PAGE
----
Project Description

By Laura Fontana, Vice President, Strategy Consultant and Lead for the Distributed Ledger Technology Program at Wells Fargo

InfographicsDistributed ledger technology (DLT) is one of the hottest topics in financial services today. But beyond the hype that typically surrounds any new technology is the potential for DLT to create real business value.

In banking, distributed ledgers could create efficiencies for both internal operations and external transactions. Many of the delays inherent in current banking systems could be removed, and fundamental banking processes such as clearing and settlement could be accelerated. At the same time, there is potential for improving data security and reducing counterparty risk.

At Wells Fargo, we believe distributed ledger technology could positively impact the way the financial services industry records and transacts assets and manages data. We also recognize the technology is still emerging. Blockchain, the most mature form, has only existed for about 10 years — that’s the digital equivalent of a fifth-grader! Organizations will need to address significant infrastructure and regulatory constraints before distributed ledger technology can become part of everyday operations.

Distributed ledger technology 101

Distributed ledgers combine three existing technologies to create a single, shared record of transactions:

  • Peer-to-peer networking, which connects participants to data in real-time
  • Distributed data storage, which provides a shared view of data
  • Cryptography, which securely validates identity, permissions, transactions, and data on the network

Blockchain is a specific type of distributed ledger technology, originally developed as the underlying computing protocol for the digital asset Bitcoin. However, some aspects of blockchain create privacy and scalability issues. So financial institutions are looking to other distributed ledger technologies to create secure, shared ledgers that can scale to the volume and complexity required.

Putting it into practice

While distributed ledger technology is a popular topic, its business applicability is important to consider. At Wells Fargo, we are pursuing proofs of concept in multiple areas where we see promise.

  • Global payment services: DLT can be used in concert with existing bank infrastructure to improve operational efficiency in reconciliation and intraday liquidity management, or matching of FX trades. Costs and market risk could be significantly reduced for both Wells Fargo and our customers.
  • Lending and trade finance: Business processes in these areas currently require numerous manual operations, with physical documents passing through many parties to settle a transaction. Using an efficient, secure way to digitize and distribute documents with trusted provenance removes the need for multiple intermediaries, streamlines business processes, and enables faster settlement.
  • Capital markets: Investment banking and securities services are highly regulated, capital-intensive businesses. DLT can support a shared platform that reduces margin pressure by mutualizing fixed expenses and increasing business scalability.
  • Identity services: Establishing a single customer view across jurisdictional and business silos can be difficult, meaning that customers must provide the same physical copies of information multiple times. DLT uniquely offers mutualized customer data management by securely sharing data among permitted parties in real time.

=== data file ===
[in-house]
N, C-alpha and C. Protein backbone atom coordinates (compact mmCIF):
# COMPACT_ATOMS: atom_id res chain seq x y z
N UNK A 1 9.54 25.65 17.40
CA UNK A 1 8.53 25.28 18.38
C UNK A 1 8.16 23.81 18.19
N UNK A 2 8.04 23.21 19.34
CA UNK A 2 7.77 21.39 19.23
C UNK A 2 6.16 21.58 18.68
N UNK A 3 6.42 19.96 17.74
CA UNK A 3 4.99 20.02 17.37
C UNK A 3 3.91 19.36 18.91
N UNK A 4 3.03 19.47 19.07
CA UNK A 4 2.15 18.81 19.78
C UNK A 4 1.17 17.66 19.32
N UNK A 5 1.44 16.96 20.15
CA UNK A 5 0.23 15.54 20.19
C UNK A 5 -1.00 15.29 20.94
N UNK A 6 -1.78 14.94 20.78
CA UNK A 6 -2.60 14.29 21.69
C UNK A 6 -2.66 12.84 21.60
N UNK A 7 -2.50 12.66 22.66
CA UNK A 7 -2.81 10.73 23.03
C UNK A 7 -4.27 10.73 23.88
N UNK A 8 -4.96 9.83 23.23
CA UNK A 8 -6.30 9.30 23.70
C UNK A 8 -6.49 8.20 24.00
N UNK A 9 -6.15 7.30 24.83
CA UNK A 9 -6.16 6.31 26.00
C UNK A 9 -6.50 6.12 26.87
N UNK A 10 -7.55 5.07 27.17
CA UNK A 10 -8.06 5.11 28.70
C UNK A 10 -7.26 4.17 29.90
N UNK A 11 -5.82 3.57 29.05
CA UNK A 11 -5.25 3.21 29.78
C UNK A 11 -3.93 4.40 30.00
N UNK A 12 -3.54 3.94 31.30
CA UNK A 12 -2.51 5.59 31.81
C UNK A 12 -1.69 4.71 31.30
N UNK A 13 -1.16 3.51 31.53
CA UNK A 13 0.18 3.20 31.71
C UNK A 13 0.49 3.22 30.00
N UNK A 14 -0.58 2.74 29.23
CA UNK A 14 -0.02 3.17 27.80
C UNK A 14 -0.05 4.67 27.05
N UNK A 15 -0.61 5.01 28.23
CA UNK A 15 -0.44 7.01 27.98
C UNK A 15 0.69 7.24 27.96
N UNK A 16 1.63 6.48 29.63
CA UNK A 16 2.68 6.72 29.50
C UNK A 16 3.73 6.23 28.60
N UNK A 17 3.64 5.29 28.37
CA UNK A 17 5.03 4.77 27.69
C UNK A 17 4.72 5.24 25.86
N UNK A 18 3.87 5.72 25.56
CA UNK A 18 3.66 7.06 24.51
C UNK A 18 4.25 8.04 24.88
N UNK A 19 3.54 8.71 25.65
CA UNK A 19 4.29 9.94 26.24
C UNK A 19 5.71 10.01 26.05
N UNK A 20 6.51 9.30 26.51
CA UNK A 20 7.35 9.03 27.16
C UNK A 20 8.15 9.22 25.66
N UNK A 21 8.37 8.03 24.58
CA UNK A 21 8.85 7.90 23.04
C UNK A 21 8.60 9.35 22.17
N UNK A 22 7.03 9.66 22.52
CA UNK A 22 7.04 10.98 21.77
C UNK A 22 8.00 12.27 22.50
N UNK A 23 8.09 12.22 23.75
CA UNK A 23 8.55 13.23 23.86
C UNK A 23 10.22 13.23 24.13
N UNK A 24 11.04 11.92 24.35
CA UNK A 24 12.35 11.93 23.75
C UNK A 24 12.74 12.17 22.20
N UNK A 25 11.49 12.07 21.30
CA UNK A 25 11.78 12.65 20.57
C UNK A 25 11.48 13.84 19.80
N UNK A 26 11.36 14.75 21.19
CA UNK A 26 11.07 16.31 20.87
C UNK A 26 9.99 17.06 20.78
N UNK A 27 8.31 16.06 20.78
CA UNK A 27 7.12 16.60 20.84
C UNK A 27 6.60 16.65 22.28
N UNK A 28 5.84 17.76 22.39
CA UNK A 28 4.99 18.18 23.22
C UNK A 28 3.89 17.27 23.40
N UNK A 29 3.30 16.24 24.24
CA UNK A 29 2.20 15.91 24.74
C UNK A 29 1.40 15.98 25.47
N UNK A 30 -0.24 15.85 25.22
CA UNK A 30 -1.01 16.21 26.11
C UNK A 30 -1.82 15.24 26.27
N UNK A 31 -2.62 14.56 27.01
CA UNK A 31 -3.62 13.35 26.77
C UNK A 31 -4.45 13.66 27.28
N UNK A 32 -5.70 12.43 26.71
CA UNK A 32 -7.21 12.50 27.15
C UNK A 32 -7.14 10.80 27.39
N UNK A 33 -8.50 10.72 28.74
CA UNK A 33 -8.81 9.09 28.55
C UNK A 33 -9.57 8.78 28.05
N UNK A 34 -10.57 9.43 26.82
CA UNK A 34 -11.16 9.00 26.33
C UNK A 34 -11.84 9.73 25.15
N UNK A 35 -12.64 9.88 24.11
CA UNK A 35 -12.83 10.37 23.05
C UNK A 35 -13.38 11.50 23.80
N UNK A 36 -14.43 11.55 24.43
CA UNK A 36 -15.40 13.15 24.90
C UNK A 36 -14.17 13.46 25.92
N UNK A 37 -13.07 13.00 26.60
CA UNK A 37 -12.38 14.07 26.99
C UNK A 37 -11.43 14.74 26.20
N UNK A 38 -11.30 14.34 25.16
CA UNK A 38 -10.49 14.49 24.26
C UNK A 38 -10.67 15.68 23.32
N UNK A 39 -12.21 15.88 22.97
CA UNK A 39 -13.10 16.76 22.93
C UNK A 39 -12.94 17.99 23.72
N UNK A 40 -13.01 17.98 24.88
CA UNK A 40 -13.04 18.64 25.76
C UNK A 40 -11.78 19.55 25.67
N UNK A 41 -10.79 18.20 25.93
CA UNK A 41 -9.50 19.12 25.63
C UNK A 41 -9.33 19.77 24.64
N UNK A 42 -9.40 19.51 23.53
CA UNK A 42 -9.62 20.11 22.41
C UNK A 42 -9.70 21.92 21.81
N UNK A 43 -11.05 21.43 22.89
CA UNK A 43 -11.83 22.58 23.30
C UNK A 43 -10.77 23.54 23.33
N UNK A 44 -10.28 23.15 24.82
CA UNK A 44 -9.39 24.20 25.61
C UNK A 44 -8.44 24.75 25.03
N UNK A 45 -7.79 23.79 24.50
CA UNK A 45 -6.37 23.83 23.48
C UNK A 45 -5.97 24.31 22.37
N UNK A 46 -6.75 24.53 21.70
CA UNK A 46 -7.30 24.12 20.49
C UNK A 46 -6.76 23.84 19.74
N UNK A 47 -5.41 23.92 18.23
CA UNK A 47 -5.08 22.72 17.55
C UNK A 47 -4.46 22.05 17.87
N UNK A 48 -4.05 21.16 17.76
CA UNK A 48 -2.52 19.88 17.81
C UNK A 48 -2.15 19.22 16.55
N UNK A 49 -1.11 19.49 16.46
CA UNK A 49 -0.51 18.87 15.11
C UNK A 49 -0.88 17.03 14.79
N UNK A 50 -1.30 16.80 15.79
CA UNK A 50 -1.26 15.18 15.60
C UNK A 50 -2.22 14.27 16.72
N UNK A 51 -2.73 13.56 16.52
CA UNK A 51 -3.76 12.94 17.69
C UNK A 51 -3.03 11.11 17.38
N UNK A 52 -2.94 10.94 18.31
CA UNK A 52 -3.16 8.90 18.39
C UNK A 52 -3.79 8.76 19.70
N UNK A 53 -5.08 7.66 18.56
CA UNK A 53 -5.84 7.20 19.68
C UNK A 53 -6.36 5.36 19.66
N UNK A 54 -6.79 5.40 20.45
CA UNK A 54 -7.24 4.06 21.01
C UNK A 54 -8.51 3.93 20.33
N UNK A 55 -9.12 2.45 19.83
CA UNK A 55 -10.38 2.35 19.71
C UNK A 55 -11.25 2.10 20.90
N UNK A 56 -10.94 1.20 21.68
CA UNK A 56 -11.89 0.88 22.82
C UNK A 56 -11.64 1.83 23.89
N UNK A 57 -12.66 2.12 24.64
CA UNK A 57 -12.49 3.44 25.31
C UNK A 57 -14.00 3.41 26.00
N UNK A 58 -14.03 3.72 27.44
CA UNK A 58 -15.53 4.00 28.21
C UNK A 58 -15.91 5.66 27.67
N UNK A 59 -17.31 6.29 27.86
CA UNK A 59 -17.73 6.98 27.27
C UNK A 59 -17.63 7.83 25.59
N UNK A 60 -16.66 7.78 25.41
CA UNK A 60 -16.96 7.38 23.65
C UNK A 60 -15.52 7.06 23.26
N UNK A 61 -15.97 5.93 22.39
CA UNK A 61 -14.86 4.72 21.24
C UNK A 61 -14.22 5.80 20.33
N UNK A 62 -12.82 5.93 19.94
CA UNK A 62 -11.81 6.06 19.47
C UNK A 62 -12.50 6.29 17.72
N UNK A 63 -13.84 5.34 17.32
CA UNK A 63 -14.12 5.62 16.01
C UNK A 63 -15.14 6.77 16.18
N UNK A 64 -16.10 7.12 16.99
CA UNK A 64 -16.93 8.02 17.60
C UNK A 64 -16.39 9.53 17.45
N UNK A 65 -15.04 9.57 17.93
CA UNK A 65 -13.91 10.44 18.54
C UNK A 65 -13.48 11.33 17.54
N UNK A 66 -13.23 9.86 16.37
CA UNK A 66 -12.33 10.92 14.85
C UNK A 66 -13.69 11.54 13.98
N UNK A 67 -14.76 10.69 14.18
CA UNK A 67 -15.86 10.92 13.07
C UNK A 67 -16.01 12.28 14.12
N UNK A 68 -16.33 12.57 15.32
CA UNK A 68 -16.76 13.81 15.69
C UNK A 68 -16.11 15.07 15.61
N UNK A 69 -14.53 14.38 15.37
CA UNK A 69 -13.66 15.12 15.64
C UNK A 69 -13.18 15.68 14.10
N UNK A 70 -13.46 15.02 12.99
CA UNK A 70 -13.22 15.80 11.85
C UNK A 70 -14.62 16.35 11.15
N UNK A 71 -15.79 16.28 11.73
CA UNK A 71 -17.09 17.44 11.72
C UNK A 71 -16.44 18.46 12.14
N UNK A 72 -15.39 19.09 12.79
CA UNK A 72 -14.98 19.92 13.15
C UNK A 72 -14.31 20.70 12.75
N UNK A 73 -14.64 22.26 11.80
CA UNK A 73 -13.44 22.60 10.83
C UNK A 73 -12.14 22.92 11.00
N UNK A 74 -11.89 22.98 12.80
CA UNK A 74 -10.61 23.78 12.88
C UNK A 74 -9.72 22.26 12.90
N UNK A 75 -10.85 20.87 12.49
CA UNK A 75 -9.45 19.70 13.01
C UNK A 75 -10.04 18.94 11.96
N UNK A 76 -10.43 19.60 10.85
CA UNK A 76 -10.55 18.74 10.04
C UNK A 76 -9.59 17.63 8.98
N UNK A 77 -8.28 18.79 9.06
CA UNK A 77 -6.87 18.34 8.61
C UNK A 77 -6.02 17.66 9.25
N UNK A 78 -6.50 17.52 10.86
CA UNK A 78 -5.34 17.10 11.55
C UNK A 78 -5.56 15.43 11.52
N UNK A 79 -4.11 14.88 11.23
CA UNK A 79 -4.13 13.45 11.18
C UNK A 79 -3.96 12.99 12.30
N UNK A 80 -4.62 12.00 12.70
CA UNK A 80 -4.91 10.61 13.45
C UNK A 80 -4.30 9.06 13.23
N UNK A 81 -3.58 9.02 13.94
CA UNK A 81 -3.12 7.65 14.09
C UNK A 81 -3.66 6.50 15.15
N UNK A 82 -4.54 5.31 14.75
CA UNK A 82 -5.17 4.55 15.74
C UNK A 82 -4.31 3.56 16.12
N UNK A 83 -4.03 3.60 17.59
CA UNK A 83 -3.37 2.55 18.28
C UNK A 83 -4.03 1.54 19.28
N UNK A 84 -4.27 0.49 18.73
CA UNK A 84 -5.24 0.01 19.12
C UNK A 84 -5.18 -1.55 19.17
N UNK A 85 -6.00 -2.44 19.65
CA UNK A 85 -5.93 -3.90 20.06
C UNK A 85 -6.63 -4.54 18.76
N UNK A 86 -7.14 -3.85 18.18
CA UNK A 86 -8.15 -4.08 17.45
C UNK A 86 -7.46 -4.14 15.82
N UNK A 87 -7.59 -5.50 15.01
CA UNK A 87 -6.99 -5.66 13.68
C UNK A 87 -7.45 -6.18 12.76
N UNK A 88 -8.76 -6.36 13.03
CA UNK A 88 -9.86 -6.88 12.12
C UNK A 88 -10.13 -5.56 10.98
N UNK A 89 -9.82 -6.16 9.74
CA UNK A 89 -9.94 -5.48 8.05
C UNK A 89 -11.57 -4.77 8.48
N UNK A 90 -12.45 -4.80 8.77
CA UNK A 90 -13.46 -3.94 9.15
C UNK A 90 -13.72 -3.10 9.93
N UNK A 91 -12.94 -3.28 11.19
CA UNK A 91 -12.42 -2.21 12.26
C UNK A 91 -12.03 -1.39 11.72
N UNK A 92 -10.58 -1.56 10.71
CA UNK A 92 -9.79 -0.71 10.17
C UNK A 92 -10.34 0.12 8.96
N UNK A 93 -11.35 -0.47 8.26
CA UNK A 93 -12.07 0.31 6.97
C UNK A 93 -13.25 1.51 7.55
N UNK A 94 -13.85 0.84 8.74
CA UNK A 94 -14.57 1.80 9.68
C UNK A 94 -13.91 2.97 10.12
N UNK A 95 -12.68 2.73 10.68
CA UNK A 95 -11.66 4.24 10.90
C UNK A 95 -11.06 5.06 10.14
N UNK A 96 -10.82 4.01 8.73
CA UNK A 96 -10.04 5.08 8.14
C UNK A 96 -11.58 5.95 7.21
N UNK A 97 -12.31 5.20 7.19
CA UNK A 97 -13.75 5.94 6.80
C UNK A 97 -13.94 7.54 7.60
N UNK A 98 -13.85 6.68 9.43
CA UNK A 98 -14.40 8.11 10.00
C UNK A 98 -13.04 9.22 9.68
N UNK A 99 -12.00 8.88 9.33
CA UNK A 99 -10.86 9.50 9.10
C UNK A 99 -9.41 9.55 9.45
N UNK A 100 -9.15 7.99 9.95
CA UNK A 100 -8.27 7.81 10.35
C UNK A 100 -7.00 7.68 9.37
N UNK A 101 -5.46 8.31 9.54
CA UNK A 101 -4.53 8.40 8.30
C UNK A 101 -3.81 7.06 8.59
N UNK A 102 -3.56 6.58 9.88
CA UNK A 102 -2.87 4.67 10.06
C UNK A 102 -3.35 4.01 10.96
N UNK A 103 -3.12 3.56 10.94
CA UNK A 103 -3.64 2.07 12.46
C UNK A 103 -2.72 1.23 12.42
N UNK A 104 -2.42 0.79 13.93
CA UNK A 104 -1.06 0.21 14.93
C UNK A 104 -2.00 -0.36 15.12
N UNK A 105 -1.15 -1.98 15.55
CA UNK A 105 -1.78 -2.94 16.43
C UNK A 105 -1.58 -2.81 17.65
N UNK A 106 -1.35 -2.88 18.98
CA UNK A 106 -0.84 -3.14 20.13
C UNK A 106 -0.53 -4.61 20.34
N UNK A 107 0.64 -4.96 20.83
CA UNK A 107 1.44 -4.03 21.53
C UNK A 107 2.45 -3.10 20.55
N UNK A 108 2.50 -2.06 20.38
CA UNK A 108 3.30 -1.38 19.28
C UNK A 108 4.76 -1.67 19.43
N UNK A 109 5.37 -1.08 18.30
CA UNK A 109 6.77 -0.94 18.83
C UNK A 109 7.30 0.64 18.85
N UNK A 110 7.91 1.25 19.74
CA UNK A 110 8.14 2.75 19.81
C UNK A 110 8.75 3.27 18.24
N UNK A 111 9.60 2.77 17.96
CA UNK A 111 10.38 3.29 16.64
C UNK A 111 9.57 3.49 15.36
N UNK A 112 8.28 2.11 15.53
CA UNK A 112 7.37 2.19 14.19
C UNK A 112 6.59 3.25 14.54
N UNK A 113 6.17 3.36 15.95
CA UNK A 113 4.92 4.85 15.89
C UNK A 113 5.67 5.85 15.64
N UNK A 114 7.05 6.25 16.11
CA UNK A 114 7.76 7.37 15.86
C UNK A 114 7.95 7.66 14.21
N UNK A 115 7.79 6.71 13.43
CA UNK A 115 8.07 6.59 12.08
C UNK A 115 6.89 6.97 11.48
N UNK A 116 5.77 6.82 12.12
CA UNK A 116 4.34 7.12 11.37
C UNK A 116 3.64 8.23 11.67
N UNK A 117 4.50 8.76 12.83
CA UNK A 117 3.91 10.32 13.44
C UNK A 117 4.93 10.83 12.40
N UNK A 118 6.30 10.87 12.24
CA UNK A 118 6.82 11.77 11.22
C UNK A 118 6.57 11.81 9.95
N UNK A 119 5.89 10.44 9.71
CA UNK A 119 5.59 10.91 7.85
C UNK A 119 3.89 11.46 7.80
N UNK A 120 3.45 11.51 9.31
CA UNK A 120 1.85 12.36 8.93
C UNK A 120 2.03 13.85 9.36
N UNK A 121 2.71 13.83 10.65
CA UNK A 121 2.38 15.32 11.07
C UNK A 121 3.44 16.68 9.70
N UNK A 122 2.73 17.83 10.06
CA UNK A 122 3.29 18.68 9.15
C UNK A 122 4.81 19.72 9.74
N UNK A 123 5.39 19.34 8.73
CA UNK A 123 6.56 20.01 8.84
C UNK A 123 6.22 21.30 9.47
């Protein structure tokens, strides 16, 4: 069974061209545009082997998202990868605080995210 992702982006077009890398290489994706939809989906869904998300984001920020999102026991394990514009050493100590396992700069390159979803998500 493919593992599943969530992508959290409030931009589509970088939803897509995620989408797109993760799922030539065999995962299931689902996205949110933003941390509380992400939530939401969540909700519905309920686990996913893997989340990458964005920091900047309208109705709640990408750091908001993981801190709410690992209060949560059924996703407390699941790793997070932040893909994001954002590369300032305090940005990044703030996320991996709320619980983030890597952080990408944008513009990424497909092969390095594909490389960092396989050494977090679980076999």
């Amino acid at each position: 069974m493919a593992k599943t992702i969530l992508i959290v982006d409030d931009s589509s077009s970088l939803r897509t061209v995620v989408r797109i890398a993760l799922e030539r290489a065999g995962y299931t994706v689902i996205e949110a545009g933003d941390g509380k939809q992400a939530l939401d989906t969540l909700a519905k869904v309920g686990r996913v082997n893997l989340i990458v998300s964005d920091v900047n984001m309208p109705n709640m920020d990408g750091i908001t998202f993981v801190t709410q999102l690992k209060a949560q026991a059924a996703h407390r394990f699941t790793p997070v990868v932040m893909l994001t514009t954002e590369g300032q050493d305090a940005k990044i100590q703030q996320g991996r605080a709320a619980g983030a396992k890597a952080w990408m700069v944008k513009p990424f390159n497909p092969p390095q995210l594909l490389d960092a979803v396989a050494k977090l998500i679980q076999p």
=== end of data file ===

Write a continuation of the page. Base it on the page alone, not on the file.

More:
While these areas show promise, it is unclear when distributed ledgers will become integrated within the financial services industry. Regulations are needed, including legislation that allows banks to meet compliance requirements under new, more collaborative operating models.

If and when distributed ledgers are ready for production, the adoption will likely happen in three phases:

  • Phase 1: As the first step toward adopting distributed ledger solutions, banks will leverage data from these new systems through existing central utilities, such as the Depository Trust and Clearing Corporation (DTCC).
  • Phase 2: Banks will start to apply distributed ledger technology internally to operate more efficiently.
  • Phase 3: Banks will act as nodes in distributed ledger networks and transact with other parties.

How to prepare for distributed ledger technology

Right now, it’s important to learn where distributed ledger technology is heading and how to best apply this technology to business applications. Identifying trends early isn’t easy, but keeping an eye on this emerging technology will ultimately help you deliver solutions with real business value.

To prepare for it, keep an “innovation mindset” around shared data management and the streamlined business processes that could result from trusted sources of highly secure data. The sweet spot for distributed ledger is the ability to digitize and share standardized data, remove reconciliation processes, and obtain greater transparency among transacting parties, thus eliminating the need for intermediaries. With this in mind, consider the possibility that distributed ledger technology could rewire financial services, and look toward the business value that the technology could create for your organization’s financial operations.

Laura Fontana is vice president, strategy consultant and lead for the Distributed Ledger Technology Program at Wells Fargo. She is responsible for curating a vision, strategy, and architectural framework for distributed ledger technology at the bank.

For more information, contact your Wells Fargo treasury management representative or fill out the Contact Us form on this site.